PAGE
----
(iv) The beginning of /aʊ/ the diphthong in how became widely more heard in quite retracted forms by the middle of the century. Gimson chose to recognise this in his symbolisation of it in his Introduction to the Pronunciation of English in 1962 (admirable new versions of which have been produced from 1994 by Alan Cruttenden) but returned to the more traditional representation in his revision of the EPD in 1977 not necessarily to suggest sound change but as much as anything, at that time, to keep the transcription as simple as possible. This and the closing diphthong /aɪ/ have for long had a wide range of near-to-fully-open starting points, the former more often exhibiting the fronter types than the latter but the centre of gravity of the spread of incidences of each of them stayed fairly central. 
(v) The smoothing of the centring diphthong of care has also been matched to a considerable extent by the near and cure diphthongs and notably by the vowel sequences of fire and power which have ofen come very near to far and par. The good news about these for the EFL user is that the unsmoothed versions of them don't sound unusual except when actual "triphthongs" are used in unstressed positions in words like empire and rush-hour or a phrase like the programme title Woman's Hour which was to be heard almost daily but apparently never other than as a rhyme for far.

III. Individual Words

Our final changes are miscellaneous ones that have occurred over the years to a wide variety of lexical items. Probably the biggest group of these involve the re-introduction of a sound formerly lost or weakened but which the spelling retains. The obverse of this tendency (11 below) is for a pronunciation to be avoided because it is felt to be inappropriate in respect of its spelling: this "inverse spelling influence" probably accounted for the general disappearance in words like loss of the long vowel "proper" for words like horse.

Constant contrastive use of a word can focus attention on a previously weak syllable resulting in its acquisition of a strengthened value. On the other hand increasing familiarity with words that were formerly perceived as learned items has often led to weakened versions. In the case of many compound words, as the consciousness of the independent identities of their constituents has decreased, they have tended to be accorded a single initial accent instead of two or more major stresses. In some cases, general phonetic processes may be seen at work such as "Vernerism" as I have chosen to call the tendency for stressed syllables immediately following word-initial unstressed ones to be begun with voiced-type consonants. (The Danish linguistician Karl Verner 1846-1896 famously observed spartly similar voicing processes in relation to word stress in Indo-European.)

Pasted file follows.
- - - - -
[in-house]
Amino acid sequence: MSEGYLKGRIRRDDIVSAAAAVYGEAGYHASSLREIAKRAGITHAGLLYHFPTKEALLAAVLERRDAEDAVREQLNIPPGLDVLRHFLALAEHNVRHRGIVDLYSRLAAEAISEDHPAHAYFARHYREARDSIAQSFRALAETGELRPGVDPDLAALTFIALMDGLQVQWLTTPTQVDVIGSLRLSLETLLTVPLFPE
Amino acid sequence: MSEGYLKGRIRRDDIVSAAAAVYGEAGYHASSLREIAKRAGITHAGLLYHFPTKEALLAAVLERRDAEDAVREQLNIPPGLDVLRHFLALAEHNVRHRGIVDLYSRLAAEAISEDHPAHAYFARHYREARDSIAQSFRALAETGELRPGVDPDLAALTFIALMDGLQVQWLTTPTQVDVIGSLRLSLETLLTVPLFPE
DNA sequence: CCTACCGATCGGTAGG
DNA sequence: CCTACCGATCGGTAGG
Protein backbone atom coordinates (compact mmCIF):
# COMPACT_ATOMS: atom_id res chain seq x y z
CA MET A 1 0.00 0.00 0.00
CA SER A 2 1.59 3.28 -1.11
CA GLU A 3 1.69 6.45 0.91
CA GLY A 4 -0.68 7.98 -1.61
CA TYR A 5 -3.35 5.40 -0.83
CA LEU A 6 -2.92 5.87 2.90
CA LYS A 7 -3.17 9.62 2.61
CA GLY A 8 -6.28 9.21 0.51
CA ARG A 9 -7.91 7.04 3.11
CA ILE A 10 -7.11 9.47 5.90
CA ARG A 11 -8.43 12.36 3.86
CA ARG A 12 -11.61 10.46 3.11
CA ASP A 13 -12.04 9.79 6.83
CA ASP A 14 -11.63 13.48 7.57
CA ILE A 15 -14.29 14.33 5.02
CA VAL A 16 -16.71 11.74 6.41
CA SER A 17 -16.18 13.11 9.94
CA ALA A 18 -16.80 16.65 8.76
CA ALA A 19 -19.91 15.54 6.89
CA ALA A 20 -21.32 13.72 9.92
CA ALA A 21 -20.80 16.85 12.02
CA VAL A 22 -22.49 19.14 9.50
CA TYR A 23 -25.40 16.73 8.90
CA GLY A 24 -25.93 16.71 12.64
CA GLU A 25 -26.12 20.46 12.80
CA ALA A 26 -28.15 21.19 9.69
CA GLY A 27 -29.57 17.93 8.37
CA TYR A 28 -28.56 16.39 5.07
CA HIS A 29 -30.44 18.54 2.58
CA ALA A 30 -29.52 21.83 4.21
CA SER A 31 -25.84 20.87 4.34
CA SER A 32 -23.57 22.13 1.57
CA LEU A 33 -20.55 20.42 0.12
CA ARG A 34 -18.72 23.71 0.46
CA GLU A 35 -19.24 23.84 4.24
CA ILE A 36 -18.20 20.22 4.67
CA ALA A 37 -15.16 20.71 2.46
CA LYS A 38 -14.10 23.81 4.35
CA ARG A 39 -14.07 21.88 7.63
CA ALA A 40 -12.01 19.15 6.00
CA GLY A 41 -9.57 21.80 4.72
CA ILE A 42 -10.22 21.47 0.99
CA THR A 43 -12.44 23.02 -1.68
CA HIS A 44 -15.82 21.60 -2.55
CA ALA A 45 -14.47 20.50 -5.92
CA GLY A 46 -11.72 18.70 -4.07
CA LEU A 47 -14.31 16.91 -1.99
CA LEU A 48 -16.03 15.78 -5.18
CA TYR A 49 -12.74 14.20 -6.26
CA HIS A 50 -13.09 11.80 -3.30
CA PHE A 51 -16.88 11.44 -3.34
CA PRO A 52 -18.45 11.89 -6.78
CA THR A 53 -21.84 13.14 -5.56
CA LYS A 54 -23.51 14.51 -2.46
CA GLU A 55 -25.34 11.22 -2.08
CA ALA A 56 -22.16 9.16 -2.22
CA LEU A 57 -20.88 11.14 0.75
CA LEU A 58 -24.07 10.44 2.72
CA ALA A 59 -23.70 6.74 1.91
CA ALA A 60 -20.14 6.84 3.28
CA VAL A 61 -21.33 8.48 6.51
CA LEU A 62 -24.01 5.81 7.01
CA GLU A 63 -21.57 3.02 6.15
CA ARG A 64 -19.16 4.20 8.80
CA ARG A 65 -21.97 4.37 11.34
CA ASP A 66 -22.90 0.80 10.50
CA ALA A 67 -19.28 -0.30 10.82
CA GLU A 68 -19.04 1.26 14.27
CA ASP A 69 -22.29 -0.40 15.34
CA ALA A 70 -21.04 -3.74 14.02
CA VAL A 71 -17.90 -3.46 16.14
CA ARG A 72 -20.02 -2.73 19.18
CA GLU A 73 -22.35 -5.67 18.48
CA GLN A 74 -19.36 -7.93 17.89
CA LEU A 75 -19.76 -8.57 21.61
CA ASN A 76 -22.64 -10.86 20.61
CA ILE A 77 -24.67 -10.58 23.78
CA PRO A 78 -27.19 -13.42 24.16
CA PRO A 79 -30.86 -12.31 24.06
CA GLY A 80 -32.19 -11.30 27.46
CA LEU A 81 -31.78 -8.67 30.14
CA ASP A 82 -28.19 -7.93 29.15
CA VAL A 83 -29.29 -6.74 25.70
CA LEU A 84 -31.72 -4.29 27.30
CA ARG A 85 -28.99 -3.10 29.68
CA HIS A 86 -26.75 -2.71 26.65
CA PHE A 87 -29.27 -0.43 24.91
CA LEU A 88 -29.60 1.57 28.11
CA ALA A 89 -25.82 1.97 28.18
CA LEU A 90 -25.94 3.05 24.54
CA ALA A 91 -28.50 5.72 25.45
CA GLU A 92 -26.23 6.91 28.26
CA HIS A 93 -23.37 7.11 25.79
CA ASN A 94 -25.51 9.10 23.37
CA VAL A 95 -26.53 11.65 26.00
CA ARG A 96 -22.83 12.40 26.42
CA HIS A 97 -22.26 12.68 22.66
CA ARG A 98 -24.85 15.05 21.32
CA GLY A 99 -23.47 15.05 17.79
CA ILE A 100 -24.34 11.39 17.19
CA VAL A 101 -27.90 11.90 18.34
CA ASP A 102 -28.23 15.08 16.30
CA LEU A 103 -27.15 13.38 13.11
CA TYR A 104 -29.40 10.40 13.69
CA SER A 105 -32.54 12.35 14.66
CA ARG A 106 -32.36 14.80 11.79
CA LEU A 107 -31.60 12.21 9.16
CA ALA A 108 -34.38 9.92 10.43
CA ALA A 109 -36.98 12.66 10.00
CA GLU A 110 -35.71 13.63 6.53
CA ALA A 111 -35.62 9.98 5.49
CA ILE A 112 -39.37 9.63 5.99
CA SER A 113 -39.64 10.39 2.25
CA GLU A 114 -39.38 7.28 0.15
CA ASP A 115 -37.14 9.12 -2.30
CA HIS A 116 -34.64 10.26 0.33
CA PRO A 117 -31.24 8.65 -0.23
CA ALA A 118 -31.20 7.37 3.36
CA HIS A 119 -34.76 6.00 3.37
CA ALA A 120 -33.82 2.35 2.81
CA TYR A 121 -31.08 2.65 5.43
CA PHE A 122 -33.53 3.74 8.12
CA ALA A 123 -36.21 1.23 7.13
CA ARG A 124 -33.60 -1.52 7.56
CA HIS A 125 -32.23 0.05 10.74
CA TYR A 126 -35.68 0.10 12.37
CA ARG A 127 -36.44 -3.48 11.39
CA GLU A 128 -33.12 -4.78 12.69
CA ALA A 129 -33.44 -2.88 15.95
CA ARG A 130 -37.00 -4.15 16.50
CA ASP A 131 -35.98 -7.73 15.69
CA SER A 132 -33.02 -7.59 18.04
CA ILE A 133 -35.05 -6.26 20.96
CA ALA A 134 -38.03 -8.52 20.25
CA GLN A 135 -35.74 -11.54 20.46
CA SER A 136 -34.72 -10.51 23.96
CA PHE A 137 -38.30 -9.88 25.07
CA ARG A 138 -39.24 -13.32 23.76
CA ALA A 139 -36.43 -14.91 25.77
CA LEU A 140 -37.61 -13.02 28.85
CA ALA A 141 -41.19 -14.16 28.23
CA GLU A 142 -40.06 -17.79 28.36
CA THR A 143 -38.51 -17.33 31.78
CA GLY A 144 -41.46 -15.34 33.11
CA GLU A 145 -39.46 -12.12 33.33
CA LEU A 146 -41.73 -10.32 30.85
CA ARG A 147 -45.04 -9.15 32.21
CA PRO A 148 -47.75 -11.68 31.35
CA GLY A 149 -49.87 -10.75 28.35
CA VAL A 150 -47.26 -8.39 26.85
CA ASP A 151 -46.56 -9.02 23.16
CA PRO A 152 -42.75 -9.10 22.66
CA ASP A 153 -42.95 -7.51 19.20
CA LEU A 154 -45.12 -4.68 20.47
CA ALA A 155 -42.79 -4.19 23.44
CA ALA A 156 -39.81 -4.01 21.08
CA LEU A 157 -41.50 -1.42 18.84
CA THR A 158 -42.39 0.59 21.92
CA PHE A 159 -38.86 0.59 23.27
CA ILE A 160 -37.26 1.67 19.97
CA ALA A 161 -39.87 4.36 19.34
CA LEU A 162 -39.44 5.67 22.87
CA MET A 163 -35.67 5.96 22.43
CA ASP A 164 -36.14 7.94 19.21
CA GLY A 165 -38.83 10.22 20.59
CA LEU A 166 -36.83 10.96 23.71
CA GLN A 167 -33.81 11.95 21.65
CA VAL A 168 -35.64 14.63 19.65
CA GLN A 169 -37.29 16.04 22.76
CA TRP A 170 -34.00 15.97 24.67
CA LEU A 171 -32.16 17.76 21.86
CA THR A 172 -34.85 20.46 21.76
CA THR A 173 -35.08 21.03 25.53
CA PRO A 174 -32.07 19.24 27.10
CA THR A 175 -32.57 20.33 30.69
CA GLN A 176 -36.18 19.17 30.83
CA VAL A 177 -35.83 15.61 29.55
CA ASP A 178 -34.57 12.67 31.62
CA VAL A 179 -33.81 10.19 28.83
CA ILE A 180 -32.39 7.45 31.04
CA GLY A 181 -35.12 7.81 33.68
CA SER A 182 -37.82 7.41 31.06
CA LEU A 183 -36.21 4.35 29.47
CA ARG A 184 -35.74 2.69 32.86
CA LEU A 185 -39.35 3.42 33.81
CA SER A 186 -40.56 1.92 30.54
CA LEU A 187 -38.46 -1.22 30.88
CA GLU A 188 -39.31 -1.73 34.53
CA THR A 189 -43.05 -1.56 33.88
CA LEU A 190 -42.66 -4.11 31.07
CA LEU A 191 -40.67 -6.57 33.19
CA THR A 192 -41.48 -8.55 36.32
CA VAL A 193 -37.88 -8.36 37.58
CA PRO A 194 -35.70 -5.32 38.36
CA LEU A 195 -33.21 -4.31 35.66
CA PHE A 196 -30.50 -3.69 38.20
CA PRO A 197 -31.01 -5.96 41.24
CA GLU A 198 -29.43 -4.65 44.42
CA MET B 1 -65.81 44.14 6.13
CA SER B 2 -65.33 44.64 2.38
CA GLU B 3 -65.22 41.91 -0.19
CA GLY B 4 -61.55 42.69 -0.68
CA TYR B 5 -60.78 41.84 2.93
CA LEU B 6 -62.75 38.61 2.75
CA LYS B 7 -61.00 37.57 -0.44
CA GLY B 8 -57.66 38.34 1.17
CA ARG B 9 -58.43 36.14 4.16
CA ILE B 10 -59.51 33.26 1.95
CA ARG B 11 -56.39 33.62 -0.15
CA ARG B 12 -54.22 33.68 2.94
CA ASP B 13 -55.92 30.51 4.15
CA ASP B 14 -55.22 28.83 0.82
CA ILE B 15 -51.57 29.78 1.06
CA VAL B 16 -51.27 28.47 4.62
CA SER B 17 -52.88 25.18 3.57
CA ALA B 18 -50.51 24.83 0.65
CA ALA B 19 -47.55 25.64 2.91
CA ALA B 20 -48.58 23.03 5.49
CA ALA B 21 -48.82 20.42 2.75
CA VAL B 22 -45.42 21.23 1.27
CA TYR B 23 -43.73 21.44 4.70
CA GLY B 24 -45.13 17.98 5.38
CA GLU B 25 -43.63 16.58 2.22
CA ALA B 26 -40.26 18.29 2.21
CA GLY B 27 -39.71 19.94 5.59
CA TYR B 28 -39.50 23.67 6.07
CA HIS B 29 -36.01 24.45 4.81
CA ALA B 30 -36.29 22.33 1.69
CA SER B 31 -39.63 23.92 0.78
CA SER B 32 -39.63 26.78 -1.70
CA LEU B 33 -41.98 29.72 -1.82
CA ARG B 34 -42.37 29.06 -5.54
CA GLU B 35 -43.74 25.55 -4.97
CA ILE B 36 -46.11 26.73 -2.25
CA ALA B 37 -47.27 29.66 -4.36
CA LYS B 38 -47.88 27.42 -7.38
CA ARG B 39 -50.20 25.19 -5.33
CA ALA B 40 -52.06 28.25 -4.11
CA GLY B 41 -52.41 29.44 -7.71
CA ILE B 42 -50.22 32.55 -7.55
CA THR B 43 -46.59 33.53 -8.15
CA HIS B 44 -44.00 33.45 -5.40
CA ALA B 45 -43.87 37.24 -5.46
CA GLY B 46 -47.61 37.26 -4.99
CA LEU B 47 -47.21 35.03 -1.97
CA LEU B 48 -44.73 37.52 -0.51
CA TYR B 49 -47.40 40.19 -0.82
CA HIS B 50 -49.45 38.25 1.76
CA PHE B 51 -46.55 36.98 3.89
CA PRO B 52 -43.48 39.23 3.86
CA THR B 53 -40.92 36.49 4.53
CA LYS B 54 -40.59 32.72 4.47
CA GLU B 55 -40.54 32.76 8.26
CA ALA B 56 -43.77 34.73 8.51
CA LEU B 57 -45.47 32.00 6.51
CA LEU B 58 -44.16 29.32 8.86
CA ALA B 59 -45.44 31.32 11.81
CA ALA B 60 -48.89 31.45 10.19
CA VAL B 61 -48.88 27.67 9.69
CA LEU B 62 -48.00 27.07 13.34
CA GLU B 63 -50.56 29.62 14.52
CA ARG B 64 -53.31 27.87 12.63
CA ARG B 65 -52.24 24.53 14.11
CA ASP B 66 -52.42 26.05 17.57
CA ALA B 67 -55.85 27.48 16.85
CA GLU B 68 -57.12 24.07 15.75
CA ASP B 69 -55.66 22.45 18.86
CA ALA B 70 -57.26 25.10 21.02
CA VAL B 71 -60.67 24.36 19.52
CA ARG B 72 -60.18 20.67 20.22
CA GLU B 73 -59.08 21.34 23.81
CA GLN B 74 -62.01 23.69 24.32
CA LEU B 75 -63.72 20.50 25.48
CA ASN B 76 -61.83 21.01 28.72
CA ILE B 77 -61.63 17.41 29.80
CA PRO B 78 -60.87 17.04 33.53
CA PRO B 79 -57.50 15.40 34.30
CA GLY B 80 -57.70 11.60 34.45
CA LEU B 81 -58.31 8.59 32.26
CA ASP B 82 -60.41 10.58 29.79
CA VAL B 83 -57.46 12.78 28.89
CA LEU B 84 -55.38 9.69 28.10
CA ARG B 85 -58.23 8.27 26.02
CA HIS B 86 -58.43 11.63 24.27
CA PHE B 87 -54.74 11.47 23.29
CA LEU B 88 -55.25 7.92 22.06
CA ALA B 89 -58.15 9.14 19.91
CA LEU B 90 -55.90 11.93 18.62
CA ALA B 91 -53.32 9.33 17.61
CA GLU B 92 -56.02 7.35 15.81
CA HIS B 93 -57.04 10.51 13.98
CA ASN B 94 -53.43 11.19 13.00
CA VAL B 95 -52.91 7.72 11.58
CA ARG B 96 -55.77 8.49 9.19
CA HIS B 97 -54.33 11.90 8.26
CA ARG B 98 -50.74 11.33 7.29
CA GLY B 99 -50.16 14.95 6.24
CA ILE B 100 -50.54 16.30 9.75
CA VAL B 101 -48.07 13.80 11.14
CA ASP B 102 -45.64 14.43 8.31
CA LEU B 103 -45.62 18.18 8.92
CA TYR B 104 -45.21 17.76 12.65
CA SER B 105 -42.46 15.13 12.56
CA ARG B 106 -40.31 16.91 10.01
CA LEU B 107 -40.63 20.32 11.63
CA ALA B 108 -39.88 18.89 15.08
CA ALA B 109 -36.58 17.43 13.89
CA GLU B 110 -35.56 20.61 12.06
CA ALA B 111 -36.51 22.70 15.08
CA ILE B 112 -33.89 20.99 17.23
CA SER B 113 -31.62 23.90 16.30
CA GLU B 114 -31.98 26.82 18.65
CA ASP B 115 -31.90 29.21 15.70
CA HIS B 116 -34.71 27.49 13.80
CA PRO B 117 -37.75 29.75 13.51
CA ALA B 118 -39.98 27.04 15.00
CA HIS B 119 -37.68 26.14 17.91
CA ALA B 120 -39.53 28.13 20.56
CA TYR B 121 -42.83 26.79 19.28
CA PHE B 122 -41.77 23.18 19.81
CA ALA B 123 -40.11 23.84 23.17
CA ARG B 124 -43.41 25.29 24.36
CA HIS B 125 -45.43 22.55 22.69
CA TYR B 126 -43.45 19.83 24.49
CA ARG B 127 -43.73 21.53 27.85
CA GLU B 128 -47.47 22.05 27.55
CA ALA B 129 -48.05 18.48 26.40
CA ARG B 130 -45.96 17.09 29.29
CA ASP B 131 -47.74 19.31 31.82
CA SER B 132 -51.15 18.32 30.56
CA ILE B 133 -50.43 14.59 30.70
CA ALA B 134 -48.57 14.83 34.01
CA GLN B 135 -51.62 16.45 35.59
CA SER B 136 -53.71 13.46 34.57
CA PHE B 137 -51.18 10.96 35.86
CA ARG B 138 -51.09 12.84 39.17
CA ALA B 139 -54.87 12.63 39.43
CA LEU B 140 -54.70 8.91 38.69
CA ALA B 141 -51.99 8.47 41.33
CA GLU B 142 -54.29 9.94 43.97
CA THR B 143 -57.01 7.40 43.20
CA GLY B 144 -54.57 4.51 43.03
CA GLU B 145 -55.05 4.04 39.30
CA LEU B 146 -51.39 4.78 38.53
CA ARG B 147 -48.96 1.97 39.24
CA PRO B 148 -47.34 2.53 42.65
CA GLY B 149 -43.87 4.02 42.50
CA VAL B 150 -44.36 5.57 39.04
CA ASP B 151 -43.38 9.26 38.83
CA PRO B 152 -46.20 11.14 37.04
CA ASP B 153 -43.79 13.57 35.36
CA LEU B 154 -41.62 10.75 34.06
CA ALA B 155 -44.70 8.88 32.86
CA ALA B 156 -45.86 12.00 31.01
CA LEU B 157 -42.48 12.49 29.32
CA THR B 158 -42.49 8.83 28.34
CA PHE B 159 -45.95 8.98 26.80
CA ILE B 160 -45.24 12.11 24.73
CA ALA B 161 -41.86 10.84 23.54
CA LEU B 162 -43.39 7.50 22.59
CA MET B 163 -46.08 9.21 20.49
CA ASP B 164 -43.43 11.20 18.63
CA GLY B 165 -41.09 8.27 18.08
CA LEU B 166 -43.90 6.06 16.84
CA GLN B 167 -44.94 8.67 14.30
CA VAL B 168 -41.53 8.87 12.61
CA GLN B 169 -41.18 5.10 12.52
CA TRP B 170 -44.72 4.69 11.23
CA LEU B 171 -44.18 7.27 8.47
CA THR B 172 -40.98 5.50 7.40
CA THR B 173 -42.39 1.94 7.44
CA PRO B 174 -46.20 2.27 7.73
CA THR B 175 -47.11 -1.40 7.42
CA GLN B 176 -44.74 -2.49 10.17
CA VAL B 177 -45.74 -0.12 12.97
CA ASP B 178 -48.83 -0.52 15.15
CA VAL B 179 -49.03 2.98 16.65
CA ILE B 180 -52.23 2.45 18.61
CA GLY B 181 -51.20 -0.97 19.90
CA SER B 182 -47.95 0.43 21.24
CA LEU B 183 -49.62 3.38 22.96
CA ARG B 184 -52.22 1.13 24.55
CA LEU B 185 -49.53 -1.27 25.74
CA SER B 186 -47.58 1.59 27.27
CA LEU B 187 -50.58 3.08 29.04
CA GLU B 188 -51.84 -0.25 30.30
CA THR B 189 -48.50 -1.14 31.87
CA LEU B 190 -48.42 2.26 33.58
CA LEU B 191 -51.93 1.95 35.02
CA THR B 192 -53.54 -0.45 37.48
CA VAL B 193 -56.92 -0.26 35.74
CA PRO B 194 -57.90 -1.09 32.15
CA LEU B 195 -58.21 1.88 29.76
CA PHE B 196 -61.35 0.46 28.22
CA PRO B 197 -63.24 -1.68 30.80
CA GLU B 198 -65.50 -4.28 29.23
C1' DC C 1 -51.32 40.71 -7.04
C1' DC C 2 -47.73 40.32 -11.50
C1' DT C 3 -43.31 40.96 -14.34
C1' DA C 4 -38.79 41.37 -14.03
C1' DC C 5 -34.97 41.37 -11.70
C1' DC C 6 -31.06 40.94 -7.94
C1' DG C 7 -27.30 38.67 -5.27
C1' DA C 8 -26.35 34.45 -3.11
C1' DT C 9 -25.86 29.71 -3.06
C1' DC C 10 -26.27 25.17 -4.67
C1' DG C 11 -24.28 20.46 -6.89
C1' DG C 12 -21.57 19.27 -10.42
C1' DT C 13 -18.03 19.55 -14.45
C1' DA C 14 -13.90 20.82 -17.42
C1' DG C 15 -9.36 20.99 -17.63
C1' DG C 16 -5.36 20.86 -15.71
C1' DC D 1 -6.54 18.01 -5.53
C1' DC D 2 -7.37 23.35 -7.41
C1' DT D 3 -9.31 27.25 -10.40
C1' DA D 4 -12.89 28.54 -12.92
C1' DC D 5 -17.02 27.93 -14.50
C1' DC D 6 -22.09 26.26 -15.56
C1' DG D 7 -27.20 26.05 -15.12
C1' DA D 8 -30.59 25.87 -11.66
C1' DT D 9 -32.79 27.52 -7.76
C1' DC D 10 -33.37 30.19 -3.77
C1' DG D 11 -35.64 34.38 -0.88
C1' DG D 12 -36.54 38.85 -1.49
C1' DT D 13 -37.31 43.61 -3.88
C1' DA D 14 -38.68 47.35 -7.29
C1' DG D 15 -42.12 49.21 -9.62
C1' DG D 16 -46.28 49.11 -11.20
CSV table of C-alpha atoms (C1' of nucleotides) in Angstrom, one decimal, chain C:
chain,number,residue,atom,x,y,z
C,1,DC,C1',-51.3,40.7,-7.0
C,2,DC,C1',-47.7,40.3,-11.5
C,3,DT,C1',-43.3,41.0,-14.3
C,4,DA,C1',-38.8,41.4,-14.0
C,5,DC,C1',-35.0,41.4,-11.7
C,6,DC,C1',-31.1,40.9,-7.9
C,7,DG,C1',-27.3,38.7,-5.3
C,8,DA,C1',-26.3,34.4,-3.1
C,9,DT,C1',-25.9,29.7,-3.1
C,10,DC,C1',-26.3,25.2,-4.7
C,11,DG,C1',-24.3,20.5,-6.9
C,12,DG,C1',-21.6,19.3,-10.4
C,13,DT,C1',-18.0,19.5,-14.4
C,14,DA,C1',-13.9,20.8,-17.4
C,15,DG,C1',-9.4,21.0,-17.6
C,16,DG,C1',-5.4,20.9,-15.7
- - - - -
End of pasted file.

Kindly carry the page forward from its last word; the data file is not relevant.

Among the very considerable numbers of individual words that have undergone changes the following may be taken as typical examples in some of the more noteworthy categories. Some items may belong to more than one of these categories.

At any item the sign ˂ indicates that the form shown is not the predominant usage. 

  1. Re-introduction of a consonant: forehead /`fɒrɪd → `fɔːhed/, Hertford /`hɑːfəd → `hɑːtfəd/, often /ɒfn ɒftən/ (but contrast soften), Sandwich /`sanɪʤ → `san(d)wɪʧ/, schism /`sɪzm → skɪzm/.
  2. Restoration of a lost or introduction of a stronger vowel: alphabet /-bɪt → bet/,  bollard /-əd ɑːd/ (so also blackguard and mallard), boycott /-kət → kɒt/, breeches /`brɪʧɪz → `briːʧɪz/, consequences /`kɒnsɪkwənsɪz → ensɪz/, docile /-ɪl → aɪl/ (also many other words with this suffix), Elgar /-gə → -gɑː/, fortune /-ʧən → ʧuːn/, hurricane  /-kən → -keɪn/ magistrate /-strɪt → -streɪt/ metaphor/-fə → fɔː/, portrait/-trɪt → -treɪt/, Somerset /-sɪt → -set/, steadfast /-fəst → -fɑːst/, synod /-əd → -ɒd/, vacation /və- → veɪ-/, vineyard /-jəd → -jɑːd/.